China has become a manufacturing matrix tying together all of Asia into one powerful regional economic market. Trade is what ties China to the rest of Asia and Asia to China. The reciprocal relation between China and Asia is that while China manufactures goods and services for the global market, Asian countries in turn supply China with components and parts for the manufacture of such goods and services. In this trade relationship both China and Asia benefit. China is propelling Asia’s economy upward, and China has become the world’s number one factory, making it the number one rival of the U.S. in the desperate race for markets.
Chinese and U.S. Relations
As China grows into an economic force it is becoming the main focus of U.S. military strategy. The U.S. has no qualms about flexing its military muscle to protect its economic and geopolitical interests in China and the whole of Asia. Economic supremacy is at the bottom of any war danger in the region.
The two rivals differ in philosophy in terms of achieving or maintaining their power. The U.S.’ goal is to build an empire and have worldwide hegemony. To bring the world to its knees and be subservient to U.S. needs, the U.S. military might has to be superior to all.
This is where China and the U.S. differ. China does not have an empire building strategy. While China has not been without its contradictions – the opening of the country to controlled foreign investment, the allocation of society’s resources to building up the economy, and the rise of a small but wealthy elite in the country – China’s long term goal since the Chinese Revolution has been to raise the standard of living of its people overall. To do this it has to concentrate its fiscal budget on enhancing and growing the civilian sector. This translates into feeding its population, building schools and housing complexes, and providing health care and education.
China has followed a path of bolstering its civilian economy over military expenditures. China’s military budget of $115.7 billion is only about one seventh of the U.S. military budget, estimated at about $737 billion in 2012. The U.S. military budget is the largest in the world, and it equals 39 percent of all military expenditures in the world. Without a doubt the U.S. military expenditures reflect its empire building strategy.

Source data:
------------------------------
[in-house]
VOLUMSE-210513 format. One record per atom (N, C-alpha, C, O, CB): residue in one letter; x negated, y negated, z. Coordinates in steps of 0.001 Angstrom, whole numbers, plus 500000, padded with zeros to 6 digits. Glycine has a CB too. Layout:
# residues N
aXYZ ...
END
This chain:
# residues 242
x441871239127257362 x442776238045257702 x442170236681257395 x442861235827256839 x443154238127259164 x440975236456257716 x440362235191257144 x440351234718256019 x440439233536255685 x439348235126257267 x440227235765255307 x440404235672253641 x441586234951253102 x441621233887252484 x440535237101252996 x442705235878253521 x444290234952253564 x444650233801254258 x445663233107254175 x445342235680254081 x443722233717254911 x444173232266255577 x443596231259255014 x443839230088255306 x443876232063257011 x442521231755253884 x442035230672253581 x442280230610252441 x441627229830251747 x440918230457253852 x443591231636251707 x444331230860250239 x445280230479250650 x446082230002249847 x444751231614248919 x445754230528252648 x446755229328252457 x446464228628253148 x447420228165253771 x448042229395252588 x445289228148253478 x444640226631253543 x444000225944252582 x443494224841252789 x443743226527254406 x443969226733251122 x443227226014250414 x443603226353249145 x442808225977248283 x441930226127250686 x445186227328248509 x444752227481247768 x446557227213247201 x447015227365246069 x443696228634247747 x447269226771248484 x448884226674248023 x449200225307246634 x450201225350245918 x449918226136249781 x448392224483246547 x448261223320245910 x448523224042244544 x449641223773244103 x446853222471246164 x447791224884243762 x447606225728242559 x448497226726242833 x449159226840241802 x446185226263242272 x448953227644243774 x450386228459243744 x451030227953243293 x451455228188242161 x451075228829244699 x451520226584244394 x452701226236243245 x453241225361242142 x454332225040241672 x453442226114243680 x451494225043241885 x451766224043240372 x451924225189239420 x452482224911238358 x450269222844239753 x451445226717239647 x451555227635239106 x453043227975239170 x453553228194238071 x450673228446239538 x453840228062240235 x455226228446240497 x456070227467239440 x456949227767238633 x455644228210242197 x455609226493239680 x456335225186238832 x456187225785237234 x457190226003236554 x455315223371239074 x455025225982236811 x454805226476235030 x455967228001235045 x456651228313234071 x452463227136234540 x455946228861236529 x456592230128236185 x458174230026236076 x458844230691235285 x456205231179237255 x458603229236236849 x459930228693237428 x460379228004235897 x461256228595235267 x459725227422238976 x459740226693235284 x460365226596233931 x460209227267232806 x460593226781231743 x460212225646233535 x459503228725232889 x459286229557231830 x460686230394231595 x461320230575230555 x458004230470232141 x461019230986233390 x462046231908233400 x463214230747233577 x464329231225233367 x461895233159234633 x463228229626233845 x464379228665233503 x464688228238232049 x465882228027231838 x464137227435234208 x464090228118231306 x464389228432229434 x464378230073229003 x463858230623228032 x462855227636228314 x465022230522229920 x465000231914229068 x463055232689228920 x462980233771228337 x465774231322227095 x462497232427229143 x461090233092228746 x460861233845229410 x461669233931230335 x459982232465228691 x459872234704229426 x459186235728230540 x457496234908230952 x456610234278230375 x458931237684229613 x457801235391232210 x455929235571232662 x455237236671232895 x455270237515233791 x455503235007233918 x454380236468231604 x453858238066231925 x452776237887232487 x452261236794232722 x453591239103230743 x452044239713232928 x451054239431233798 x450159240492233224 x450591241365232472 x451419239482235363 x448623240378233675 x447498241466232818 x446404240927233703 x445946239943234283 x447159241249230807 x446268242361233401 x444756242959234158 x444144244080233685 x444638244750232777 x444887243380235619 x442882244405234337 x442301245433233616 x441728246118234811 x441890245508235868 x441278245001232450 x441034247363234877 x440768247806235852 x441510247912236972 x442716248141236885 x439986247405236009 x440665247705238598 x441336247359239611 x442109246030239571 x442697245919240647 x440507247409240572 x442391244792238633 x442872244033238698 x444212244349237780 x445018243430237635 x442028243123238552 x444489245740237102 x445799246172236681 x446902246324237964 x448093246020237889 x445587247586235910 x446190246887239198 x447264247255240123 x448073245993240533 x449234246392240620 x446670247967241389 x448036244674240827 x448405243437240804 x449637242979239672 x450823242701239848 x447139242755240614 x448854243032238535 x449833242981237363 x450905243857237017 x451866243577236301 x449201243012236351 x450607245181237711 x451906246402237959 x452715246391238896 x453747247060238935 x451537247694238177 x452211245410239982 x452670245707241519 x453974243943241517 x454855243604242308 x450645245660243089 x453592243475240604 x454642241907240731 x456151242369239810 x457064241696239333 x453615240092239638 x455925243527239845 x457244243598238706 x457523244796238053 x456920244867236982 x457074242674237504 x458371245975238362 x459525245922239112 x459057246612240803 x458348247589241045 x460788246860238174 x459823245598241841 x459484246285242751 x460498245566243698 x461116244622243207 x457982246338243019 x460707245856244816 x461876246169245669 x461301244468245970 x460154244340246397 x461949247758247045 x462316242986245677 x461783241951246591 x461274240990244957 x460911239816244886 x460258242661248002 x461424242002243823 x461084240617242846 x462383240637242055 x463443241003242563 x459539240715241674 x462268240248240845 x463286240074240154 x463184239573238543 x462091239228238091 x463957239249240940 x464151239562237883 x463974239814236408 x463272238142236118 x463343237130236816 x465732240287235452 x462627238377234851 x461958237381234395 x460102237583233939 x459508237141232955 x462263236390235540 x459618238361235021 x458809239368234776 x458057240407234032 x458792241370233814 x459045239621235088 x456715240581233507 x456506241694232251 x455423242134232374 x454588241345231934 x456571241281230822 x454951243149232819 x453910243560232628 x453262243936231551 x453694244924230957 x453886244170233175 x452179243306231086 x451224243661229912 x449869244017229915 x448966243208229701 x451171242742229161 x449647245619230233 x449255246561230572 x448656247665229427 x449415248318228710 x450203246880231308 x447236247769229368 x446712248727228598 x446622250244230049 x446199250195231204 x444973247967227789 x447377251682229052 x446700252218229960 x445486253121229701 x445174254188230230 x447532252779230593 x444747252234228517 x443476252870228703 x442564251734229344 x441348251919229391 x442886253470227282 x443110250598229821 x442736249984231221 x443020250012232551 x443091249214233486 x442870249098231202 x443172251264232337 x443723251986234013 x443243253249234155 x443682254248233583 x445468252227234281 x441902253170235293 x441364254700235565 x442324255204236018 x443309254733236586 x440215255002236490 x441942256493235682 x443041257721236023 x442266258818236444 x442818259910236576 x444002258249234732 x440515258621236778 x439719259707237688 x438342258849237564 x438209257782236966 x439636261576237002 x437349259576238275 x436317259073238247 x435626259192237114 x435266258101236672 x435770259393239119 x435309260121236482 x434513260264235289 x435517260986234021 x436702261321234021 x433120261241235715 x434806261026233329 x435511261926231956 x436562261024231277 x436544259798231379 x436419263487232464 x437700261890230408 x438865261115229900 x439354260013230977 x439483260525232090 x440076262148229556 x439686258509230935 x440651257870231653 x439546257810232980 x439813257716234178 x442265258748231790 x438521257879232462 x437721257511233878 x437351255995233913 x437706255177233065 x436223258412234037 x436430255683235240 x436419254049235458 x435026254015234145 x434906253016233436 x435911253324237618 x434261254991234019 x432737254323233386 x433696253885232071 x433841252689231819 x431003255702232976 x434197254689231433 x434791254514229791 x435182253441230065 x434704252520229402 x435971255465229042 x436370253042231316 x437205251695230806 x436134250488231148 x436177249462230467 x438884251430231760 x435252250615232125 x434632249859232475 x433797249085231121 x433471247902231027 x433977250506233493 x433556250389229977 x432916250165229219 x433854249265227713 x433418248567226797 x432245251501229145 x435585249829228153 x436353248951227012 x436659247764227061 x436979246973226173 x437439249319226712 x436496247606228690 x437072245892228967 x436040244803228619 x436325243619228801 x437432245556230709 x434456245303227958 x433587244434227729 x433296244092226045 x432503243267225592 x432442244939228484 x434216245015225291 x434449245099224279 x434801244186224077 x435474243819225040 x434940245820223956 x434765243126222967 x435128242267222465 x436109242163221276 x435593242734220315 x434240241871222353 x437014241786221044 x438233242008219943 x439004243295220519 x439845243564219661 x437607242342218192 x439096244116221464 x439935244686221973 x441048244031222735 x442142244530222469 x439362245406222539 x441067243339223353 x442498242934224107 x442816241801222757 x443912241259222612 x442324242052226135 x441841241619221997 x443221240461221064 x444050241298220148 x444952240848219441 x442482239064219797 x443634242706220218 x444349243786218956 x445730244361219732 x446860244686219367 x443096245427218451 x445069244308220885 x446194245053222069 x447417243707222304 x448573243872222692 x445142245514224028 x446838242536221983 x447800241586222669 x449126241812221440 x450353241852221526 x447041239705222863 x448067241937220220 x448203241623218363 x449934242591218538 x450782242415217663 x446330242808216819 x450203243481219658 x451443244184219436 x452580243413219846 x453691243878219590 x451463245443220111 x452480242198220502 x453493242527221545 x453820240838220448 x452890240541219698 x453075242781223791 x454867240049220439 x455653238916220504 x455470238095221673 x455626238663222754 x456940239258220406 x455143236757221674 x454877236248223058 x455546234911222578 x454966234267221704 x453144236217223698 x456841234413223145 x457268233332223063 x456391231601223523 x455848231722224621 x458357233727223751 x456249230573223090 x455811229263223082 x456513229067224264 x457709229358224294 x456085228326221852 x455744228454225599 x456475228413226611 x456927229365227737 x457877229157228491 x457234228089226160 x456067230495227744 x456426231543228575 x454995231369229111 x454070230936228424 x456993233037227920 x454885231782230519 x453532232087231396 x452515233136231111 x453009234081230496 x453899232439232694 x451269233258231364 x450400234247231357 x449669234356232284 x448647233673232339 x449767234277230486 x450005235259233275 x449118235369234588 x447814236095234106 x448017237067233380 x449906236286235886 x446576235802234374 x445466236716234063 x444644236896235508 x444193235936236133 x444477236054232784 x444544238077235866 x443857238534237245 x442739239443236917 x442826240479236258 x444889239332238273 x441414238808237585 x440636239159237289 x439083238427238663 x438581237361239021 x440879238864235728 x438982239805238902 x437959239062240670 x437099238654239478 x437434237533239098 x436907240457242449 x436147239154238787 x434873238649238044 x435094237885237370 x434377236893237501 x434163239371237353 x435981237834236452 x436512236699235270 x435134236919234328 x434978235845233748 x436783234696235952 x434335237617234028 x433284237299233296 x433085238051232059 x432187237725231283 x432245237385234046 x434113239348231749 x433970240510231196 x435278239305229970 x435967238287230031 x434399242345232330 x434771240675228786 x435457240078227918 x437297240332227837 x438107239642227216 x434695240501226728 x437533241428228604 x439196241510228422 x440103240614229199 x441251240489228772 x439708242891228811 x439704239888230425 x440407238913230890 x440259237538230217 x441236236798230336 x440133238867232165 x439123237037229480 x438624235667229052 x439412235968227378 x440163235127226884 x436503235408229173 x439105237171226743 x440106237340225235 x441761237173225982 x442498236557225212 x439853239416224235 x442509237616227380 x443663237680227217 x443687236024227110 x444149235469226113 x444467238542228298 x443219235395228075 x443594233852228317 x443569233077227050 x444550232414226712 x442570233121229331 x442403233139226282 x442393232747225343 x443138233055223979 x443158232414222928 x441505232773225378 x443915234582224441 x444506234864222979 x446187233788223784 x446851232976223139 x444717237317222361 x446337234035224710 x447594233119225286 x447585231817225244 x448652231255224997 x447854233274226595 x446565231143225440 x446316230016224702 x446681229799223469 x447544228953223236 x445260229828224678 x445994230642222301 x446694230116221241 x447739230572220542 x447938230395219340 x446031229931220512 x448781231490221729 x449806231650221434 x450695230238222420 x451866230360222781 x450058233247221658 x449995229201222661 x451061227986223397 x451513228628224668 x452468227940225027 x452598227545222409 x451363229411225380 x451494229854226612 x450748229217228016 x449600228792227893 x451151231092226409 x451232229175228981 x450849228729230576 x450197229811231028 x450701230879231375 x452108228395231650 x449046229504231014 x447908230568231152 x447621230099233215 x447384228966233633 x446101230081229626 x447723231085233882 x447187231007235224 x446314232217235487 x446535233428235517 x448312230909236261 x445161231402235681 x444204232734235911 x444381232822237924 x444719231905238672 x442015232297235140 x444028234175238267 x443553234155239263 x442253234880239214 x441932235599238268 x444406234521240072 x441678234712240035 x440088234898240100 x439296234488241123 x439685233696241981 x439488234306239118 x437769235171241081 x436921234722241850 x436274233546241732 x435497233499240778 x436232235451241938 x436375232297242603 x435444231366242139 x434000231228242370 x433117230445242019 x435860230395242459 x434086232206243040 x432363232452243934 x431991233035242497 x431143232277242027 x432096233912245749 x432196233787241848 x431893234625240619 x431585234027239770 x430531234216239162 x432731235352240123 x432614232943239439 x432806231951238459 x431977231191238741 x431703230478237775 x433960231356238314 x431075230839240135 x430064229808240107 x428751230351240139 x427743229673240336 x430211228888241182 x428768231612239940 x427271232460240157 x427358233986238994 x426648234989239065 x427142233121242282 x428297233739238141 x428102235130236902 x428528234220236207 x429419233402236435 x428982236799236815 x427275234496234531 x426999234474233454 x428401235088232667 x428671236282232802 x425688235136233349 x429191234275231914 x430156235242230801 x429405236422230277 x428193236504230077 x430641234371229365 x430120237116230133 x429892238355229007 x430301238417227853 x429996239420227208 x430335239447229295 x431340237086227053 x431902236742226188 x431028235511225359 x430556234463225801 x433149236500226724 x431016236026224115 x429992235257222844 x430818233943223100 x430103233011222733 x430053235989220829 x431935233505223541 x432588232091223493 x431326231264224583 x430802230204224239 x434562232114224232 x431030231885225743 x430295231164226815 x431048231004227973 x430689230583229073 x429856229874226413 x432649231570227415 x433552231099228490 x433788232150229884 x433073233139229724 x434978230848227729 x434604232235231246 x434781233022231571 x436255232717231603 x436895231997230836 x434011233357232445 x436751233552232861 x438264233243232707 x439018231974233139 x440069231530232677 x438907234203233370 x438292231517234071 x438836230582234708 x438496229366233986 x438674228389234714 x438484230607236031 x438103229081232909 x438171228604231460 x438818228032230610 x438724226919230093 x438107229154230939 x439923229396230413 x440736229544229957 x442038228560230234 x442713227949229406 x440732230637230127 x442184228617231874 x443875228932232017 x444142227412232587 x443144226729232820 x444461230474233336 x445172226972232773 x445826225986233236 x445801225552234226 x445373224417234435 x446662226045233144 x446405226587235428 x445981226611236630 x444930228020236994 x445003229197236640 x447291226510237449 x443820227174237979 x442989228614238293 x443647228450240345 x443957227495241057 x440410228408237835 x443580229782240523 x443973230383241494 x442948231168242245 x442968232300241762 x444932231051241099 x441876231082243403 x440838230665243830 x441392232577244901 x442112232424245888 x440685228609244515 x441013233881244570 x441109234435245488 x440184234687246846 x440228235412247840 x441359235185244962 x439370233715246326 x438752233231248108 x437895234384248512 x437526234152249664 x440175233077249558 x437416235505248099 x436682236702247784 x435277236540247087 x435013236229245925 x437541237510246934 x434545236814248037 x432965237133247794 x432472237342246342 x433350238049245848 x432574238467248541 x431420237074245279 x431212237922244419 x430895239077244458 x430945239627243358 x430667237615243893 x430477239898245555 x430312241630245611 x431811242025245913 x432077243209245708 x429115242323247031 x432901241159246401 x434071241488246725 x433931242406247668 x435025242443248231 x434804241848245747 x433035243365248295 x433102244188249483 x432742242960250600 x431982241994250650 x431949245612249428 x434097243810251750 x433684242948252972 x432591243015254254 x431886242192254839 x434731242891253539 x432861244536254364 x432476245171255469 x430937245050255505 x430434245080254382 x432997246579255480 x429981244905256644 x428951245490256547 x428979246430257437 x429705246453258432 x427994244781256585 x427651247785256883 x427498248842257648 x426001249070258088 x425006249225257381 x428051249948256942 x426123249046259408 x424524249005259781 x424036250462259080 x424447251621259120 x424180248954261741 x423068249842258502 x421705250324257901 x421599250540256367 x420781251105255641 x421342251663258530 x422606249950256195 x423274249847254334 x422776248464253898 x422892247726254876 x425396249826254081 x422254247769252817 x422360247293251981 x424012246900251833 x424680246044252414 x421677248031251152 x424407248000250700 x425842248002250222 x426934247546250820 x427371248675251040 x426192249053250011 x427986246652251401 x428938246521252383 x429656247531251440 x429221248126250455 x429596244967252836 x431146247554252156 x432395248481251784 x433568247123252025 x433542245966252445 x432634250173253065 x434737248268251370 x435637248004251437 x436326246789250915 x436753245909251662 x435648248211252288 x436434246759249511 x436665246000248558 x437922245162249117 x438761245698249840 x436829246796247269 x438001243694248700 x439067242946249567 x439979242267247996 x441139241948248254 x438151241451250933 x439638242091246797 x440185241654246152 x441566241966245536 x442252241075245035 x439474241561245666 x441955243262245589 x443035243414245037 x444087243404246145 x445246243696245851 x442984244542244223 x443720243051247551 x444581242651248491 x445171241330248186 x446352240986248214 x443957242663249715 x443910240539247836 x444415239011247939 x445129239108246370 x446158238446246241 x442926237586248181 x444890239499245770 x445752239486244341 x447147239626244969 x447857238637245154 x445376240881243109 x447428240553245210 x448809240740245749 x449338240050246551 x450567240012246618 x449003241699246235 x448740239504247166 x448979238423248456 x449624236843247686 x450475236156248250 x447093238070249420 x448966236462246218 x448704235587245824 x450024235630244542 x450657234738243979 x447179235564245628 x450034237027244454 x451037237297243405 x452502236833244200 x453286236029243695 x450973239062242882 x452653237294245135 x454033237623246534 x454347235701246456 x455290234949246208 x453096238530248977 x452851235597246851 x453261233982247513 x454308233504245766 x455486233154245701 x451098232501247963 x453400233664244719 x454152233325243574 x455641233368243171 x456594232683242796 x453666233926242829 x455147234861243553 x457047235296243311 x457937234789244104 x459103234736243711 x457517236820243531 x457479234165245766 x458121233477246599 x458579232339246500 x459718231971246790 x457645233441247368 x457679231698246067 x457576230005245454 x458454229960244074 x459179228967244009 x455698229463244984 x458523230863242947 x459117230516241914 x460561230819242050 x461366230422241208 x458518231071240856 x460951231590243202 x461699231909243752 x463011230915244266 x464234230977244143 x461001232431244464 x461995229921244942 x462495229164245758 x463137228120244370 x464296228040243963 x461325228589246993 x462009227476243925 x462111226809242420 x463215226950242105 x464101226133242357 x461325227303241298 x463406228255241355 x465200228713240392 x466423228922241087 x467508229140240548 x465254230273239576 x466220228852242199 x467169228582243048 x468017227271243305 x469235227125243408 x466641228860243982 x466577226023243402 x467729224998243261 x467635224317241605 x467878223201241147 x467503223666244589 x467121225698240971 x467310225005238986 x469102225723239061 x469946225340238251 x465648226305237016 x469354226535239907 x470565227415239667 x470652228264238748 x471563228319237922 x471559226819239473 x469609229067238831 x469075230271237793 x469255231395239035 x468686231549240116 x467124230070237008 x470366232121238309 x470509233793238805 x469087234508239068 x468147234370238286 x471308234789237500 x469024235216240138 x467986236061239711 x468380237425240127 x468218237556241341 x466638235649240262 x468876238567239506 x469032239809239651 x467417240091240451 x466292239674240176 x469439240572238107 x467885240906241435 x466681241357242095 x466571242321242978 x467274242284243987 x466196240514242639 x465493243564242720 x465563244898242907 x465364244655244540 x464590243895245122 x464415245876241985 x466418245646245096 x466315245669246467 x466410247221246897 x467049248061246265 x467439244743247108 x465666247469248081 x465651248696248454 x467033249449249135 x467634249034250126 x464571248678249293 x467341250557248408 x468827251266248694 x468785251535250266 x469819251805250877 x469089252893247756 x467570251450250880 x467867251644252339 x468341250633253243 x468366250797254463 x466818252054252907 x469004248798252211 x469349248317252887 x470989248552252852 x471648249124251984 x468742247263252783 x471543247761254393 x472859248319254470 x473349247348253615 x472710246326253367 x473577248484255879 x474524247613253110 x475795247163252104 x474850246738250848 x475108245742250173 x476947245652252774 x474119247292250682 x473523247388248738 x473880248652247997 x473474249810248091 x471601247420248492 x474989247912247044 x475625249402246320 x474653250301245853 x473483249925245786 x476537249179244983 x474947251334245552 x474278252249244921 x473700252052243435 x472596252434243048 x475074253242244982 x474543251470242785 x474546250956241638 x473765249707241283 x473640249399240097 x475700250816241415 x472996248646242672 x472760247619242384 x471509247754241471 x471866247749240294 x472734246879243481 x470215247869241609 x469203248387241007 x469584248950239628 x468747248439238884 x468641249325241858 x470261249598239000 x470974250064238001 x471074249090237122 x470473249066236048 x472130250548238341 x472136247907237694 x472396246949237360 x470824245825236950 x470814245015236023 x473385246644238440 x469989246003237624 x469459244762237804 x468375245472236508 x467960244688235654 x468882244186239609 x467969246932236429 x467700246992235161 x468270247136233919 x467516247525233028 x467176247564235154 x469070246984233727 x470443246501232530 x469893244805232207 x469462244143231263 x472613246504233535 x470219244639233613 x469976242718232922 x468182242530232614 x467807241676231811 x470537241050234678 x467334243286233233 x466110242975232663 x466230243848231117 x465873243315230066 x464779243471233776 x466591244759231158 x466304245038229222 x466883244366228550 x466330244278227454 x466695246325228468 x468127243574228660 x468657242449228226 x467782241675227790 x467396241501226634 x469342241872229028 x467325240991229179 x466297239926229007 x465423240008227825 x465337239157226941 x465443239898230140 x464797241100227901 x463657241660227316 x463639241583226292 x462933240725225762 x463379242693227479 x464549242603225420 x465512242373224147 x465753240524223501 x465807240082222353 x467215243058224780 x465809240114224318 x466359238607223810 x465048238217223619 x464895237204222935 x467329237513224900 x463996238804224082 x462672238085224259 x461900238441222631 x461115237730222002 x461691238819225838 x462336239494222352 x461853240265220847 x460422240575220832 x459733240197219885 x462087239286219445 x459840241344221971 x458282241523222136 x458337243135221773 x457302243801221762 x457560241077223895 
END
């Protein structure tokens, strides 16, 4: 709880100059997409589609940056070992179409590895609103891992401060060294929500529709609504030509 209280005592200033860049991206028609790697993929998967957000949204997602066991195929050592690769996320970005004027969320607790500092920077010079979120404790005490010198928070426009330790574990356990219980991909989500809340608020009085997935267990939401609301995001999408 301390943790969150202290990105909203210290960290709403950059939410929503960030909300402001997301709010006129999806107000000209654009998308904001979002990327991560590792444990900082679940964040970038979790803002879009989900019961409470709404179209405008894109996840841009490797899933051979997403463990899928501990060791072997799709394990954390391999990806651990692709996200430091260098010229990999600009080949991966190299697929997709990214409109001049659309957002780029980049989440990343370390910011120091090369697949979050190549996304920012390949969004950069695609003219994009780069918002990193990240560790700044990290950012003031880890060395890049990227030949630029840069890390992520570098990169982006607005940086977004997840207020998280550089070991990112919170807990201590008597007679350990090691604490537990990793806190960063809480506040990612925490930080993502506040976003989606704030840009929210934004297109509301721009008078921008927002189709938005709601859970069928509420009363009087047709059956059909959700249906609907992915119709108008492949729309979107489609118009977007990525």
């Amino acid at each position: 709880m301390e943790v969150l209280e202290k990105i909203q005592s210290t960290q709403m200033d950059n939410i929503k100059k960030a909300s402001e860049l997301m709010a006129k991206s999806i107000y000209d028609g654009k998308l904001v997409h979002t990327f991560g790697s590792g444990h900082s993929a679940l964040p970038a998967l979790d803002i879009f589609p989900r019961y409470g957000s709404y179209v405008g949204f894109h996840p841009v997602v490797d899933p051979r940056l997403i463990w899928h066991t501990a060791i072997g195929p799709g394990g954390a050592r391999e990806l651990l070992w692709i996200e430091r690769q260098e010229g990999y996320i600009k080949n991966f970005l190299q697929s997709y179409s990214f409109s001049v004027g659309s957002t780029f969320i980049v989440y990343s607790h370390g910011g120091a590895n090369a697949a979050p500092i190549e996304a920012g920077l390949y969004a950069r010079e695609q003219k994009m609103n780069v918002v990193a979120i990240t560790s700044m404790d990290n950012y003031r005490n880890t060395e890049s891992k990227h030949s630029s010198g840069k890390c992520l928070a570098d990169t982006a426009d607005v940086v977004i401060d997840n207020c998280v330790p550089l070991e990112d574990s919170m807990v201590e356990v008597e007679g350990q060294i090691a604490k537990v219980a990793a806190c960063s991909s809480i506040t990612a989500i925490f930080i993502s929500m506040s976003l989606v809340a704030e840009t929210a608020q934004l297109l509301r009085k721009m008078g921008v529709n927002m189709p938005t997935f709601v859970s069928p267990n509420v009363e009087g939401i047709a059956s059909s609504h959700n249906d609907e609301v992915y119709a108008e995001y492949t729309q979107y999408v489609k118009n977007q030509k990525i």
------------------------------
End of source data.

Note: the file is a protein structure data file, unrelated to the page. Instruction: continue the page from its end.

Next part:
China’s military strategy is one of defense against invasion. It has no military bases outside its territories, while the U.S. operates and/or controls between 700 and 800 military bases worldwide. In fact, military forces are aimed and ready in South Korea, Japan, Guam, Afghanistan and Taiwan, a clear and present danger to all of Asia and particularly China.
U.S. on a War Footing
Today more than half of the U.S. discretionary budget goes to the military. The size of the U.S. military budget grows apace with its empire building strategy, particularly as Asia’s economic might grows, and more specifically China’s. The U.S. recognizes that the center of gravity for its foreign policy, national security and economic interests has to shift towards Asia, and this mandates that its strategy and priorities be adjusted accordingly.
The deteriorating world economic situation and the intensifying struggle for markets between the U.S. and Asia, particularly China, are continuing to create instability and pushing the world toward war. In such an unstable environment, the ruling classes lift historical threads from history to whip up ideological propaganda against this or that group.
Historically, when it comes to the U.S. and China rivalry, there are two geographical points of contention, Taiwan and North Korea, that the U.S. empire builders can lift to unleash a inevitable war. Their ultimate goal is to contain China and to consolidate U.S. military, political and economic power throughout the world under the new conditions of today.
Revolutionaries have to see things for what they are: in this case where is the war danger emanating from and by whom? The competition for markets is moving the U.S. empire builders to reach out and secure markets at any cost. We revolutionaries have to shed light on the real problem for everyone to see. We shed light so that we, the working classes of the world, can unite as a class, fighting for our own interests, and not for the capitalist class. This is the real meaning of proletarian internationalism.
As American revolutionaries – living in the belly of the beast – we have a special role. In the immediate sense, we have to raise consciousness so that the American worker fights against its own ruling class and against U.S. military budget increments, and demands our tax money that can be used for education, health care, food, and housing. In these battles for the necessities of life, we bring to the fore our real class interests, and reach out to our sisters and brothers in Asia. We have to raise class-consciousness so that the American workers stop being complicit with the U.S. capitalist class as it “terrorizes” the world to achieve its Empire.
Political Report of the LRNA Resident Standing Committee, July 2013.
September/October 2013. Vol23.Ed5